Used by the RBAC service for connecting to the database; this option should always be org.postgresql.Driver.


Used by the RBAC service for connecting to the database; this options should always be postgresql.


JDBC connection path used by the RBAC service for connecting to the database. This should be set to the hostname and configured port of the PostgreSQL database. perbac is the database the RBAC service uses to store credentials.


This is the username the RBAC service should use to connect to the PostgreSQL database.


This is the password the RBAC service should use to connect to the PostgreSQL database.

Configure the password algorithm

PE uses SHA-256 as a default password algorithm, but you can change the algorithm to argon2id by editing or adding password algorithm parameters using the console or Hiera. Before changing your password algorithm to argon2id, review argon2 specifications.

Note: If you are using a FIPS-enabled install of PE, we recommend you continue to use the default SHA-256 algorithm. Argon2id isn’t available for FIPS-enabled systems.
String. One of either SHA-256 or ARGON2ID
Defaullt: SHA-256
Integer. The desired hash output size, in bytes. This is required when configuring argon2id only.
Default: 128 (bytes)
Integer. The number of parallel computations to do at once. This is required when configuring argon2id only.
Default: Twice the number of cores in your system.
Integer. The amount of memory the algorithm consumes when running, in kb. This value is required when configuring argon2id only. To start, we recommend setting it to 25% of your CPU memory.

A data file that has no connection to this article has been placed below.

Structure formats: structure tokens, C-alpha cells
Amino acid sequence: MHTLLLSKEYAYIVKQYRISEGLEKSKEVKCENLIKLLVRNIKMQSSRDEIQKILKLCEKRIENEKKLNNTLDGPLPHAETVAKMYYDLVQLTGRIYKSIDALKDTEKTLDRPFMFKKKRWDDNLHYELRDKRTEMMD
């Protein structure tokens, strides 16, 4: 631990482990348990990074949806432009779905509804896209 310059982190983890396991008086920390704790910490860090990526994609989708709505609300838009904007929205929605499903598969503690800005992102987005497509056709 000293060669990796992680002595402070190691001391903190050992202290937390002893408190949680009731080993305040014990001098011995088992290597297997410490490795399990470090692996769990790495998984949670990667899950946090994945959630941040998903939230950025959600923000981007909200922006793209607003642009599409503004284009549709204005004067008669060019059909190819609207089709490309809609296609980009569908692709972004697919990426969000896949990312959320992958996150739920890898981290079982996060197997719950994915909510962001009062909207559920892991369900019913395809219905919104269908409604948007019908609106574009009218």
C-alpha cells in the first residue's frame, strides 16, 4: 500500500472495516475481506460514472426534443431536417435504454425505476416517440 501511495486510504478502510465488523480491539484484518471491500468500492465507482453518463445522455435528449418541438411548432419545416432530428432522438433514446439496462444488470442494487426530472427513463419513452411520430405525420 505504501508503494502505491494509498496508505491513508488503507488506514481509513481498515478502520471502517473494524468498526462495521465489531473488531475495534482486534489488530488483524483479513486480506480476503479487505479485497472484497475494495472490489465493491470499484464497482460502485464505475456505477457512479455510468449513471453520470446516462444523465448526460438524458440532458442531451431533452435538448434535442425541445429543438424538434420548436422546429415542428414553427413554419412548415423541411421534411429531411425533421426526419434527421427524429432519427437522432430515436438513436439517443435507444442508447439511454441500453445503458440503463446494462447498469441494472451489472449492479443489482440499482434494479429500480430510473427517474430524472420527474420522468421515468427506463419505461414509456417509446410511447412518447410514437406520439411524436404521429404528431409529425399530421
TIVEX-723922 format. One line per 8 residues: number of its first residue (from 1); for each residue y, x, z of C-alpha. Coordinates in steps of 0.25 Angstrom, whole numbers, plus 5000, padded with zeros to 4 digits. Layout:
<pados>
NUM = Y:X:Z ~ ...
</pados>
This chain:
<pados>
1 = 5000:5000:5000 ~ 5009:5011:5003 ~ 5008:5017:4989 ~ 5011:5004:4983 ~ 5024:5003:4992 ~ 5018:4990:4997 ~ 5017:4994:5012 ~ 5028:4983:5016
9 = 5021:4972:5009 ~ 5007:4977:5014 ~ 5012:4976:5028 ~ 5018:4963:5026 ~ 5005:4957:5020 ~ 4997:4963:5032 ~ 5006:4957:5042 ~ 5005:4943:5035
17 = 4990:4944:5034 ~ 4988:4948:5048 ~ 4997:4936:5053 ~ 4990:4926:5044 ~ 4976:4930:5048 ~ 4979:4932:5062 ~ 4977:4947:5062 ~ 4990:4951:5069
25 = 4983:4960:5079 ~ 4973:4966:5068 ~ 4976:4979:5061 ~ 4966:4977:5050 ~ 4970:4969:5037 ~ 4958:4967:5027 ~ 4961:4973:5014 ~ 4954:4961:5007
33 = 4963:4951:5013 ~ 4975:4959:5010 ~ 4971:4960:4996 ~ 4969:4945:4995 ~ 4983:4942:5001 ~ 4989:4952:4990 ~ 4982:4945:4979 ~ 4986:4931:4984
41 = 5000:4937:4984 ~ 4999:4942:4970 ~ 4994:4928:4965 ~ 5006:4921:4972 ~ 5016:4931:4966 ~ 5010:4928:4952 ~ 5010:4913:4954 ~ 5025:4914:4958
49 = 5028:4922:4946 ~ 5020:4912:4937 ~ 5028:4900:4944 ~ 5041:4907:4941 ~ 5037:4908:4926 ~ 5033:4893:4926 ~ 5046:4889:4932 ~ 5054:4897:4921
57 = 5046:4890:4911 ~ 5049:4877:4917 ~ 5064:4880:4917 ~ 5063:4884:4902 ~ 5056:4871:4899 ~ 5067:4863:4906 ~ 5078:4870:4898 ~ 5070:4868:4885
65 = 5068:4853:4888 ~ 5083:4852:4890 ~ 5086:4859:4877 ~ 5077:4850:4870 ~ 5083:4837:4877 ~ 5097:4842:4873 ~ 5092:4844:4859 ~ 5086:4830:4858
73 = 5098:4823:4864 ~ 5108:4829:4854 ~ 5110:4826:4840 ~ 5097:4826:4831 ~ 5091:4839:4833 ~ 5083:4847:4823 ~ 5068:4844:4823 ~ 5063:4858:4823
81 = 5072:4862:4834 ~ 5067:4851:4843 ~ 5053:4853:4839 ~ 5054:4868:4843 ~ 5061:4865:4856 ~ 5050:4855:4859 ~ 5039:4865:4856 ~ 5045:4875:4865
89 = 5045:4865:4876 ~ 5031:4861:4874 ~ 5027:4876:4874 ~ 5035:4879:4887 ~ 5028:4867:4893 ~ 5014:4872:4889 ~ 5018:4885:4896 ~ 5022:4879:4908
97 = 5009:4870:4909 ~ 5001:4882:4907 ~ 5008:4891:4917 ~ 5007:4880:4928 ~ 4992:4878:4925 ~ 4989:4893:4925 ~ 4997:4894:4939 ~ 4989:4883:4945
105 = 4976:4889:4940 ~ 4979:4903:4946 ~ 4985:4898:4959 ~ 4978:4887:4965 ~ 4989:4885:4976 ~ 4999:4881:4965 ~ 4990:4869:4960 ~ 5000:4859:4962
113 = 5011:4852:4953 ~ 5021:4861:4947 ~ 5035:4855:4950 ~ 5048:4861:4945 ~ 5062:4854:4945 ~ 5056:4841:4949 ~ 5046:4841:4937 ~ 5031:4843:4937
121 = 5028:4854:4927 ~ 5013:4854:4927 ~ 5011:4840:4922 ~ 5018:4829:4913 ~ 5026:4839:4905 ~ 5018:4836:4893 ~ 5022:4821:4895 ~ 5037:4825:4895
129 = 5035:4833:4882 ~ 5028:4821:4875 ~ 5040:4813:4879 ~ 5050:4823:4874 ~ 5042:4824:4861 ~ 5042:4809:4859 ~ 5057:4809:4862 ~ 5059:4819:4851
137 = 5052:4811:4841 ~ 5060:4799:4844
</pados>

Integer. The number of times a password is hashed before it’s stored. We recommend you update this value when switching from SHA-256 to argon2id.The minimum recommended value for argon2id is 3 (iterations).
Default: 500000 (iterations)
Integer. The size of each generated salt, in bytes.
Default: 128 (bytes)

Add a custom HSTS header to NGINX

An HTTP Strict Transport Security response header (HSTS) is a security header that blocks access to non-HTTPS content, preventing the browser from being exploited by man-in-the-middle attacks. HSTS headers do not allow the use of self-signed certificates, so if you want to enable an HSTS header, you must first add a custom certificate with a trusted CA to the console. Then, use a custom NGINX module to define and manage the header content.

Before you begin
Add a custom certificate. See Use a custom SSL certificate for the console.

  1. Write a custom NGINX module for managing the headers that includes a headers.conf file. For example, the custom module nginxcustom has this location and structure:
    ├── files 
    │       └── headers.conf 
    └── manifests 
    	└── init.pp
    To learn about writing custom modules, see the Beginner's guide to writing modules.
  2. Define the header content in the header.conf file. For example:
    # cat files/headers.conf
    #Custom headers 
    add_header X-Frame-Options SAMEORIGIN always; 
    add_header X-Content-Type-Options nosniff; 
    add_header X-XSS-Protection '1; mode=block'; 
    add_header Strict-Transport-Security 'max-age=63072000; includeSubDomains; preload;';
  3. In manifests/init.pp, create a file resource that points to the module you're using to manage your headers.conf file. For example, to point to the nginxcustom module:
    # cat manifests/init.pp
     #File resource to create headers.conf
     class nginxcustom {
        file { '/etc/puppetlabs/nginx/headers.conf':
          ensure => file,
          group => 'root',
          owner => 'root',
          mode => '0644',
          source =>'puppet:///modules/nginxcustom/headers.conf',
  4. In manifests/init.pp, use pe_nginx::directive to include the headers.conf file in the proxy.conf configuration file, allowing the headers to appear in the NGINX configuration in PE.
    #Nginx directive to add include statement 
    pe_nginx::directive { 'include custom headers': 
    directive_ensure => 'present', 
    target => '/etc/puppetlabs/nginx/conf.d/proxy.conf', 
    directive_name => 'include', 
    value => 'headers.conf', 
    server_context => $::fqdn, } 
  5. Run Puppet: puppet agent -t